Leaders Are Made, Not Born: How to Become a Nurse Leader
“Just because I’m a clinical nurse doesn’t mean there isn’t leadership in my current job,” said Kristy Wheeler, BSN, RN, CNOR, CST, in a recent interview with Advance.
The feature story takes a look at a conversation held during the Association of periOperative Registered Nurses conference earlier this spring. The “We Want YOU for Leadership: Developing Inspiring Leaders” panel included the sentiment that leadership involves a reach from both ends of the nursing career ladder: Those at the top need to mentor those just starting, and those just beginning to climb the ladder need to find mentors and look for their own opportunities—say, volunteer for an interesting project in their department.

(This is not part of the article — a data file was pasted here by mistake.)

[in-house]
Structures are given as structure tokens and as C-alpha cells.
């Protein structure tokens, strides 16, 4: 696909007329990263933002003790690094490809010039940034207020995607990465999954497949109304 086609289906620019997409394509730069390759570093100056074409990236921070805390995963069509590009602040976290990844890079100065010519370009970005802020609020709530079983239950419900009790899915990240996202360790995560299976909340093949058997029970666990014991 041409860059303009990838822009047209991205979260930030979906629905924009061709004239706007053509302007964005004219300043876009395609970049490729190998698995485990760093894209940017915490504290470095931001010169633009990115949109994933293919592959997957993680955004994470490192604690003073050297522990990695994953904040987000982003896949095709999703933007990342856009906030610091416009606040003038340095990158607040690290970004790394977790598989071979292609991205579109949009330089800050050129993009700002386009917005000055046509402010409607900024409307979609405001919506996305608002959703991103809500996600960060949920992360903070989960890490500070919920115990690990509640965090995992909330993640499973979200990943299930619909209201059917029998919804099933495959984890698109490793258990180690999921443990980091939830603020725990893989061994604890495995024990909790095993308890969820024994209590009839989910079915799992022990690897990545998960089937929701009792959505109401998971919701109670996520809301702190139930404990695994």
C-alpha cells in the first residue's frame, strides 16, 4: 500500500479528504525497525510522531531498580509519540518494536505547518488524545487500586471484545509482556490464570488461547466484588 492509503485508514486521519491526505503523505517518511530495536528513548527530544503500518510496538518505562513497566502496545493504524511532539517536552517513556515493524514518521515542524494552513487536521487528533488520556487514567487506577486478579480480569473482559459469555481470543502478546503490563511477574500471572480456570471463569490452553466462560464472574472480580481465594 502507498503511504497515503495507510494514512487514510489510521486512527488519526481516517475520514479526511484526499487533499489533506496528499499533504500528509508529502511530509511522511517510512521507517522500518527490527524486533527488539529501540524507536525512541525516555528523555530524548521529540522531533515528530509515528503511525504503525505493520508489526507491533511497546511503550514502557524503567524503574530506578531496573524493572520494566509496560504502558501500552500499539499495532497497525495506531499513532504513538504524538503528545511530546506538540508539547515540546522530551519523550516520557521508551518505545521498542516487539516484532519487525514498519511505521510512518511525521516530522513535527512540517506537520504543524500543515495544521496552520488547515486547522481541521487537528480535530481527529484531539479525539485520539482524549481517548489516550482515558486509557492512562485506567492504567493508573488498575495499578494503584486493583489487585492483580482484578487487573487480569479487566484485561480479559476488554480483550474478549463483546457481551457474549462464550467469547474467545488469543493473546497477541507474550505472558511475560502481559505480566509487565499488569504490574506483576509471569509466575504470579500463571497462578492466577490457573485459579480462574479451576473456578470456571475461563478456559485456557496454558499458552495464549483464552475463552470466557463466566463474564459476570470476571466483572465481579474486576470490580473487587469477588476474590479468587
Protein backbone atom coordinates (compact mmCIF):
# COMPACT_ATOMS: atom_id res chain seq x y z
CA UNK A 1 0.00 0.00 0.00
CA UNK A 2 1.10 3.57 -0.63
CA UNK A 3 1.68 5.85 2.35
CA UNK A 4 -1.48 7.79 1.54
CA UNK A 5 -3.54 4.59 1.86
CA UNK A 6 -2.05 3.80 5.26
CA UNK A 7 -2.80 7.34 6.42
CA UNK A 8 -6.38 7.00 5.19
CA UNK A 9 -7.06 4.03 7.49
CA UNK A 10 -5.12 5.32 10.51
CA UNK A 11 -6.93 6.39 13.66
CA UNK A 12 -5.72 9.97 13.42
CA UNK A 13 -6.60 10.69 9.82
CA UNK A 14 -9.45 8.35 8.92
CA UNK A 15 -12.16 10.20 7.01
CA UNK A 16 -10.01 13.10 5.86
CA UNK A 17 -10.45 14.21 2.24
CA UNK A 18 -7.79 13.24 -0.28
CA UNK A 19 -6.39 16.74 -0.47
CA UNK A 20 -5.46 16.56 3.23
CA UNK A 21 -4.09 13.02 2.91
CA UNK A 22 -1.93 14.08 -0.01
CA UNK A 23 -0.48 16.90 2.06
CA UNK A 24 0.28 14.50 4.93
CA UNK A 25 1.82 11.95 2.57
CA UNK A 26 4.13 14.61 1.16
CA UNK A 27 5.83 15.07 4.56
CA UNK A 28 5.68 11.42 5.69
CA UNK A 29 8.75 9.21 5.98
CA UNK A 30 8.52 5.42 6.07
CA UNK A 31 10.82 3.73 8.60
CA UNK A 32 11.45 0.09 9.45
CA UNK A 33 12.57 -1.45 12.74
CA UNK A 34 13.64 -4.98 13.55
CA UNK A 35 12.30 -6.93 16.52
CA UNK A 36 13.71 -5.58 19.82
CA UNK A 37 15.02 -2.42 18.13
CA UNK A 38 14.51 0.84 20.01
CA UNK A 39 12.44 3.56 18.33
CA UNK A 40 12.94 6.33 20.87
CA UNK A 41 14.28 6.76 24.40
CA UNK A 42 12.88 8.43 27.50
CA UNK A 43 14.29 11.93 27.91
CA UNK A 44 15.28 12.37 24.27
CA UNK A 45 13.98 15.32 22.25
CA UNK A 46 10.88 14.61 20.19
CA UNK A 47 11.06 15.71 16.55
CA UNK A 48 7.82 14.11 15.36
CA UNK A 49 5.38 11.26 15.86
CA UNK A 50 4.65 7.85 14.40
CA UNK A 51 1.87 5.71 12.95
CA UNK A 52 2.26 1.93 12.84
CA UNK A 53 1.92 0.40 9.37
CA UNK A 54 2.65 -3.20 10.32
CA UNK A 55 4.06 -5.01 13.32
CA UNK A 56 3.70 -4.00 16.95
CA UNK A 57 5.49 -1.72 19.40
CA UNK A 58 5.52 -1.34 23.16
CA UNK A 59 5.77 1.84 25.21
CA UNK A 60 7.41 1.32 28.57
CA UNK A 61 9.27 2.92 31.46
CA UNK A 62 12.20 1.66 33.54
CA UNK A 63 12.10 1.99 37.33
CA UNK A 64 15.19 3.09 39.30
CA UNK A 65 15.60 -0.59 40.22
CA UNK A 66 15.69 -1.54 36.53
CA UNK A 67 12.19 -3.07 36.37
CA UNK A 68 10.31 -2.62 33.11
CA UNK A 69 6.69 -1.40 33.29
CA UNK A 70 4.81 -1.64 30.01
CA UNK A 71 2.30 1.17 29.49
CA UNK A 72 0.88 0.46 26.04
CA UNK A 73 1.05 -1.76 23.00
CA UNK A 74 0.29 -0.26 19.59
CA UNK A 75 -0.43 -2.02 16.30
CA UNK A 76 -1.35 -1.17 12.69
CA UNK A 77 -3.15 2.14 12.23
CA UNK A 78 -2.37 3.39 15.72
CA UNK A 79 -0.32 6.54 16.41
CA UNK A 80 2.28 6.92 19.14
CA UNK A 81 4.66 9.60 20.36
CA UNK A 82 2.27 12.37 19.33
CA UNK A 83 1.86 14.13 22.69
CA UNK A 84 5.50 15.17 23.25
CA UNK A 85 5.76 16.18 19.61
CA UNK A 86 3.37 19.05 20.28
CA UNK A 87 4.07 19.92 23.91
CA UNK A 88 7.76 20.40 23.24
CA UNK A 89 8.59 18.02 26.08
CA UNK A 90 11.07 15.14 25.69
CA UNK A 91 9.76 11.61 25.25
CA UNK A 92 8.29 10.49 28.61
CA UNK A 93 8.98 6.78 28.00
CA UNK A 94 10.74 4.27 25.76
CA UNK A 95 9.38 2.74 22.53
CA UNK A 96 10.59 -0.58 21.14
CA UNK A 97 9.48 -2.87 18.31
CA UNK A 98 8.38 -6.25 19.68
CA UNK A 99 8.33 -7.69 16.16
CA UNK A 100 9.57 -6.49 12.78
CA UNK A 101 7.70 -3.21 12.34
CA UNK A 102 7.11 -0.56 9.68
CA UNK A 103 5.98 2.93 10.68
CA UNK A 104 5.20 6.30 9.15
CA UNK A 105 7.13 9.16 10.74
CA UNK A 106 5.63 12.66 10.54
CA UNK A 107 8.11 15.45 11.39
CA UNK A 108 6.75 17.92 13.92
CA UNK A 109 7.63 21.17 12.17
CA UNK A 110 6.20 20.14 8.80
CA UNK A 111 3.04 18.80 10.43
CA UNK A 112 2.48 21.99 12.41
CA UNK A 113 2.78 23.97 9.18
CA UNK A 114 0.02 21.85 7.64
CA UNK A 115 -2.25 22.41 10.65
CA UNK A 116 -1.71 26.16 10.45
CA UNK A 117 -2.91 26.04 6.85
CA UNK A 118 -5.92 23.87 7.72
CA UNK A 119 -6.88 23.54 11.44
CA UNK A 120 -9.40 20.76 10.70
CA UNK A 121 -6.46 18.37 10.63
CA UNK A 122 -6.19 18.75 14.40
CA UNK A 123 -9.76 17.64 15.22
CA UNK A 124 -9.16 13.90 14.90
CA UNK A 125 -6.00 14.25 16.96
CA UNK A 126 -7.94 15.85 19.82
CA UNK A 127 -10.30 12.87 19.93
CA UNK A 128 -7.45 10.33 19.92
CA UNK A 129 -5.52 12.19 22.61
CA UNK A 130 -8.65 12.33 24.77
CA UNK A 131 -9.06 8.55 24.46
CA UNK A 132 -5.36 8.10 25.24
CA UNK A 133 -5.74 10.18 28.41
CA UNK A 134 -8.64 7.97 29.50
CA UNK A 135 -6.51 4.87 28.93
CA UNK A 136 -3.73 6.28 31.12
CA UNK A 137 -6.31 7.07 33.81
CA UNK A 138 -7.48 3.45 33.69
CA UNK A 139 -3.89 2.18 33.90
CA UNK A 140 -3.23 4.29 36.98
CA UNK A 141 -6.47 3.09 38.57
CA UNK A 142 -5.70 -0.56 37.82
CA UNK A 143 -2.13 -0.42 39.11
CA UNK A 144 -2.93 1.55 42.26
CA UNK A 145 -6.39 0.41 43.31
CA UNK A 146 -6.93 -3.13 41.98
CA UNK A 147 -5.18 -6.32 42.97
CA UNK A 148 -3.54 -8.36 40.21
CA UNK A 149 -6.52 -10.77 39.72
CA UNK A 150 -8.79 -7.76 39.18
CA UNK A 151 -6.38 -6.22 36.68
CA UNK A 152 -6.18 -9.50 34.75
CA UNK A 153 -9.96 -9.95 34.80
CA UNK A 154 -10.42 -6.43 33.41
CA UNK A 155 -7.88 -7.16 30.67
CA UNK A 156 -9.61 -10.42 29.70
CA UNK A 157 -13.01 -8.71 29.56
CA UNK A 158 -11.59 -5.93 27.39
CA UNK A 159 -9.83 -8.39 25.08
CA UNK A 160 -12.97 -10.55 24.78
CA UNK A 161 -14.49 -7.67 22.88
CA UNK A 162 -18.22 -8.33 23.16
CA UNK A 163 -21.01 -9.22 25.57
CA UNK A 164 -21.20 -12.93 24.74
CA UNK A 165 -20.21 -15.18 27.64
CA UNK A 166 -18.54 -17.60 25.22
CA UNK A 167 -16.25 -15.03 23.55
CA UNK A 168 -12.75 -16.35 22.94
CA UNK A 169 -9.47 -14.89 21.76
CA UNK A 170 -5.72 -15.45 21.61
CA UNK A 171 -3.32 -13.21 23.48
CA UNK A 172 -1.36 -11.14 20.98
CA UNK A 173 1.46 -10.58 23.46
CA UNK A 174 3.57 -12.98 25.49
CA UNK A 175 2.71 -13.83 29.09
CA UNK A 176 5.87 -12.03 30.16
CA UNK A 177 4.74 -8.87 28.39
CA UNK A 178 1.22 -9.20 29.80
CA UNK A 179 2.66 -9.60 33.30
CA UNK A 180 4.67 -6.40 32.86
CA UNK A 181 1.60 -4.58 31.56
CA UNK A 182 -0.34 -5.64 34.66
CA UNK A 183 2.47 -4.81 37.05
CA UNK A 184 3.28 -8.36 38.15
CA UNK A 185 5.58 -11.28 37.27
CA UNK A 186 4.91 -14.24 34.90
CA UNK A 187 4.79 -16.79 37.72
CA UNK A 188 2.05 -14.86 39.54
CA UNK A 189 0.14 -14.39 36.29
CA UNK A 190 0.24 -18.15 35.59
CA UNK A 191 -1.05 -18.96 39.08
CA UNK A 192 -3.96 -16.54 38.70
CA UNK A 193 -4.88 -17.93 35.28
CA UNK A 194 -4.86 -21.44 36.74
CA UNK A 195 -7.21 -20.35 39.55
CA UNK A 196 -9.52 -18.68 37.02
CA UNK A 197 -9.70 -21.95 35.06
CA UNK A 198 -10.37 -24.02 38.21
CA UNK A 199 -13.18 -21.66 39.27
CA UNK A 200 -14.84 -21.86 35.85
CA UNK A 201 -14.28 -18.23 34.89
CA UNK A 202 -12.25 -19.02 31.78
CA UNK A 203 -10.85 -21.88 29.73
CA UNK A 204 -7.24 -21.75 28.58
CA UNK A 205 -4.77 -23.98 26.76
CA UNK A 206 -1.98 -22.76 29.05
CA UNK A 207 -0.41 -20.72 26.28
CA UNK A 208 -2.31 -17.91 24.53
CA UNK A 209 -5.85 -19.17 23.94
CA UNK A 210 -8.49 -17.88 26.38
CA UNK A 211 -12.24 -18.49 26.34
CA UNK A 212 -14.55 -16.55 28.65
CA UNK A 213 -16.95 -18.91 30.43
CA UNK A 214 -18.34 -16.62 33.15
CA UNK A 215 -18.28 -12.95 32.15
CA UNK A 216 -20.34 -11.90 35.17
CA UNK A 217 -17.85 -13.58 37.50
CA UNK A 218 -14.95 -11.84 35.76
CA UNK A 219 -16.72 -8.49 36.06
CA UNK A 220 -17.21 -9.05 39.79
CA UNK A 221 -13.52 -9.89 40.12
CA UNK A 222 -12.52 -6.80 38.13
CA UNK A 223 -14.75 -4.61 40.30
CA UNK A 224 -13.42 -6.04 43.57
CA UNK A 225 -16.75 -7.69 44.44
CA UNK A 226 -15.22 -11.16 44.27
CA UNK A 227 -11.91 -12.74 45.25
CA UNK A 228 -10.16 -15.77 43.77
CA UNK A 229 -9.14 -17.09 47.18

Leading the way on leadership is the Nurses on Boards Coalition, whose goal is to get 10,000 nurses on boards by 2020. Executive director Laurie Benson, BSN, sounded themes similar the “We Want YOU” panel comments when she gave four strategies to Health Leaders Media earlier this month. First step: Find what you’re interested in.
Both pieces offer good, specific ideas on how nurses can make sure their voices are heard. When nurses lead, and are partners in shaping plans—both in health care facilities and the community—better decisions are made.